26.  Is concerned about the ongoing disinformation campaign towards the EU in the Central African Republic; calls on the VP/HR to take action in order to efficiently identify the origin of the disinformation campaign and to counter such attacks; welcomes the launch of EUAM RCA with a view to supporting the Central African Republic security sector reform and the extension of the mandate of EUTM RCA; considers that the Union needs to quickly and effectively improve its capacities of delivering equipment in addition to the training provided by the EUCAP and EUTM missions; notes that the set-up of the European Peace Facility would ensure a comprehensive approach to the capability-building of our partner’s forces; underlines that assertive, present and active foreign actors, who do not necessarily share the same ethical principles as the Union and its Member States, fill the capacity gap and are involved in equipping those forces, without any respect for the rule of law and international standards;

27.  Is deeply concerned about the deterioration of the security and humanitarian situation in the Sahel region, where terrorism is putting heightened pressure on the G5 Sahel countries and their neighbourhood, exacerbating local political, ethnical and religious tensions; stresses the importance of the support brought by EU missions and operations in Sahel in this regard; recalls that it is vital to maintain the long-term investment made by the international community to work towards security and stability in Mali and the Sahel; welcomes the resumption of the activities of EU missions and operations in Mali;

28.  Calls for a new approach at the operational level of security sector reform, security assistance and military capacity building, which incorporates lessons learned, in particular in Mali, and which puts the emphasis on (a) democratic control of all security forces including armed forces, (b) democratic and transparent governance of the sector, (c) systematic monitoring of full and strict compliance of all actors with international human rights law and international humanitarian law, and (d) clear mechanisms for suspension, or withdrawal in case of impunity, and ongoing violations;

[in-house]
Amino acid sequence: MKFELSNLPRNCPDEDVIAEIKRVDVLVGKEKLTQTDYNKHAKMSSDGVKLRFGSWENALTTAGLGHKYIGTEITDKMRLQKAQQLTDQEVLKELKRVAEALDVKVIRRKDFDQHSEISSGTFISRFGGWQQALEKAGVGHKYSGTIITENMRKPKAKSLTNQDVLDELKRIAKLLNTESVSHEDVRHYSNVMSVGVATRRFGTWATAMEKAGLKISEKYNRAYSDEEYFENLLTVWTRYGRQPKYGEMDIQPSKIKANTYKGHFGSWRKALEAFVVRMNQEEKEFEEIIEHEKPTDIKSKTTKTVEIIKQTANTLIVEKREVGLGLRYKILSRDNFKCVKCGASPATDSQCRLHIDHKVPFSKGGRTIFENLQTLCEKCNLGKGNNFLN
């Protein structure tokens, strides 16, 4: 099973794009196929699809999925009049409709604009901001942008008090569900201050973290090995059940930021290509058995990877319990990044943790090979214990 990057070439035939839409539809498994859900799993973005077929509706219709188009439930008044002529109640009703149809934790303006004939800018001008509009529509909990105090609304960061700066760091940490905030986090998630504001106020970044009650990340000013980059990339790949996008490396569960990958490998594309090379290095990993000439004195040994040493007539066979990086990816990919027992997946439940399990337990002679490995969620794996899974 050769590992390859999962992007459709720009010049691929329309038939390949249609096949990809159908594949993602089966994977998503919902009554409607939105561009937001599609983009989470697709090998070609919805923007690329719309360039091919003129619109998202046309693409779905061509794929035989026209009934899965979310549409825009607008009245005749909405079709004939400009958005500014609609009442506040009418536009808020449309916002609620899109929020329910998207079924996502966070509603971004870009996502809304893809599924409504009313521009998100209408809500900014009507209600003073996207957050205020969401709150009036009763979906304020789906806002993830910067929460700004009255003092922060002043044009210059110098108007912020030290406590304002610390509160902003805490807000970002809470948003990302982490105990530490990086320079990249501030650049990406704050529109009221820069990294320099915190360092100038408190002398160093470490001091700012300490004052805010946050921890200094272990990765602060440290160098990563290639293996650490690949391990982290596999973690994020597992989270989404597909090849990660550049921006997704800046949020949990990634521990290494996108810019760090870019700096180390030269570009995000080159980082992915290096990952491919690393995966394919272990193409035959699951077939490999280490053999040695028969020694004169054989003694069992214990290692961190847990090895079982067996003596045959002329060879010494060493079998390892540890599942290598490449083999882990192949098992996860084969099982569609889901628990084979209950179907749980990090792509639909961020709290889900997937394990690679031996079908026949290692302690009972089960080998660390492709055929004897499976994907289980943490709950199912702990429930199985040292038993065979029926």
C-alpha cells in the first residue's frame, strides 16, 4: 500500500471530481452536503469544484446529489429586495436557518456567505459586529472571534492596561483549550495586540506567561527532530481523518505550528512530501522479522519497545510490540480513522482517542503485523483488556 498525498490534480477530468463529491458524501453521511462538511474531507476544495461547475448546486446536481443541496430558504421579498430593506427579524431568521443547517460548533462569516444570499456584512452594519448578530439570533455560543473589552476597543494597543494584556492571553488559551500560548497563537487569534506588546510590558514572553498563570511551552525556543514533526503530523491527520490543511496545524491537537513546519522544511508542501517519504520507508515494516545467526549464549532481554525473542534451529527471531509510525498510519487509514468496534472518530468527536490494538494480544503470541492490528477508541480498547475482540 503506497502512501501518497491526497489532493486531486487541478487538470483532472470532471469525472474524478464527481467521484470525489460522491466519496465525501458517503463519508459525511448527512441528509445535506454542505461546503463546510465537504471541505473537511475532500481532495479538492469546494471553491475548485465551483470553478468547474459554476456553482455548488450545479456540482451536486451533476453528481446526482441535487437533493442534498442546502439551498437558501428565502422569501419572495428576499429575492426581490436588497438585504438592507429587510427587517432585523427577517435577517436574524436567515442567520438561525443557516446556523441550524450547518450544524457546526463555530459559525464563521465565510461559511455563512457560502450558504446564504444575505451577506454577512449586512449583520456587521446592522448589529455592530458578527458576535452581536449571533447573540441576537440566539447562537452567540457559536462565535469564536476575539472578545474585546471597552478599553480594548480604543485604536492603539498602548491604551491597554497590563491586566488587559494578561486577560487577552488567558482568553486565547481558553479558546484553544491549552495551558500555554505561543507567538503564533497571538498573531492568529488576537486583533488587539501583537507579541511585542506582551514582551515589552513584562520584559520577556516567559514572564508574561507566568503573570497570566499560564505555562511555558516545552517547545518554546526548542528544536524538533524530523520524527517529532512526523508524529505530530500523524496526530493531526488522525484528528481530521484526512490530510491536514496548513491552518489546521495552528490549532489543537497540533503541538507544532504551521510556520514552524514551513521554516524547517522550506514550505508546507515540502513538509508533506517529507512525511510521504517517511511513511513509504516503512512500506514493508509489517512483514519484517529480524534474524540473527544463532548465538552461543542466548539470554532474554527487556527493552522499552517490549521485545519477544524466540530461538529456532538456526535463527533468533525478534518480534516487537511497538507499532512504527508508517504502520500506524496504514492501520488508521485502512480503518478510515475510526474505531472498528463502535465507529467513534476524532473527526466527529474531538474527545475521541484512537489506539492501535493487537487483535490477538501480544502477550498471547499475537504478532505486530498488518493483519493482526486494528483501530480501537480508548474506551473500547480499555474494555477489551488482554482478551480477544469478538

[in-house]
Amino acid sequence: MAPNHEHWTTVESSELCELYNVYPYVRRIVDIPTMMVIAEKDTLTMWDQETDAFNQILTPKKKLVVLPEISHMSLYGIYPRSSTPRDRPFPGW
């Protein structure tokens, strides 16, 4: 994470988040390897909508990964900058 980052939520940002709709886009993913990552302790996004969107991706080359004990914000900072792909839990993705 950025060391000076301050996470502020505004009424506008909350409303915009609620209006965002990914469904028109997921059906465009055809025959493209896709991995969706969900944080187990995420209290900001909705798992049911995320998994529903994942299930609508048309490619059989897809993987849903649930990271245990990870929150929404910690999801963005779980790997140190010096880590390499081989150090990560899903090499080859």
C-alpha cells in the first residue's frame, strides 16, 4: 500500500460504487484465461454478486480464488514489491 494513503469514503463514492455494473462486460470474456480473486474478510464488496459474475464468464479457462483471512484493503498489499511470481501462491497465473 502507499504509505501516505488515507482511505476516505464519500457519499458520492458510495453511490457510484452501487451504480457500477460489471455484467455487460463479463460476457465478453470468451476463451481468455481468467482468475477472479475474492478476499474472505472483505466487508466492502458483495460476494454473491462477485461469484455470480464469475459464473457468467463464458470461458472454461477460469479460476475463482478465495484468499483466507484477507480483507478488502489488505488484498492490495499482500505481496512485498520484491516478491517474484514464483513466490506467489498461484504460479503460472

29.  Notes the improved level of coordination between civilian and military missions in three countries: Mali, Central African Republic and Somalia; welcomes the coordinated efforts of the EU capacity-building mission in Somalia (EUCAP Somalia) and EUTM Somalia in accompanying the operational rapprochement between the Somali police and the Somali army in the liberated areas of Al Shabaab’s influence; stresses that the integrated approach of tools, budgetary instruments and actors in EUAM CAR and EUTM CAR should be duplicated when relevant in other CSDP missions and operations;

30.  Welcomes the launch of Operation EUNAVFOR MED Irini, which is aimed at contributing to sustainable peace, security and stability by supporting the implementation of the arms embargo on Libya in accordance with UNSCR 2526 (2020), the training of Libyan coastguard and disrupting human trafficking; specifically urges the Member States to urgently assign the intelligence, surveillance, reconnaissance constabulary and naval assets needed to boost Operation Irini’s up until now limited capabilities and encourages stronger cooperation with NATO’s ongoing maritime operation Sea Guardian, as well as cooperation with regional partners; recalls international obligations regarding search and rescue at sea; calls on the VP/HR to make full use of EU assets in this domain, in particular the EU satellite centre and the EU intelligence centre; welcomes the ongoing progress made towards the stabilisation of the situation in Libya, calls on the EU to assume an active role in the mediation process so as to contribute to setting up the necessary foundations for a peaceful, stable, and democratic Libya;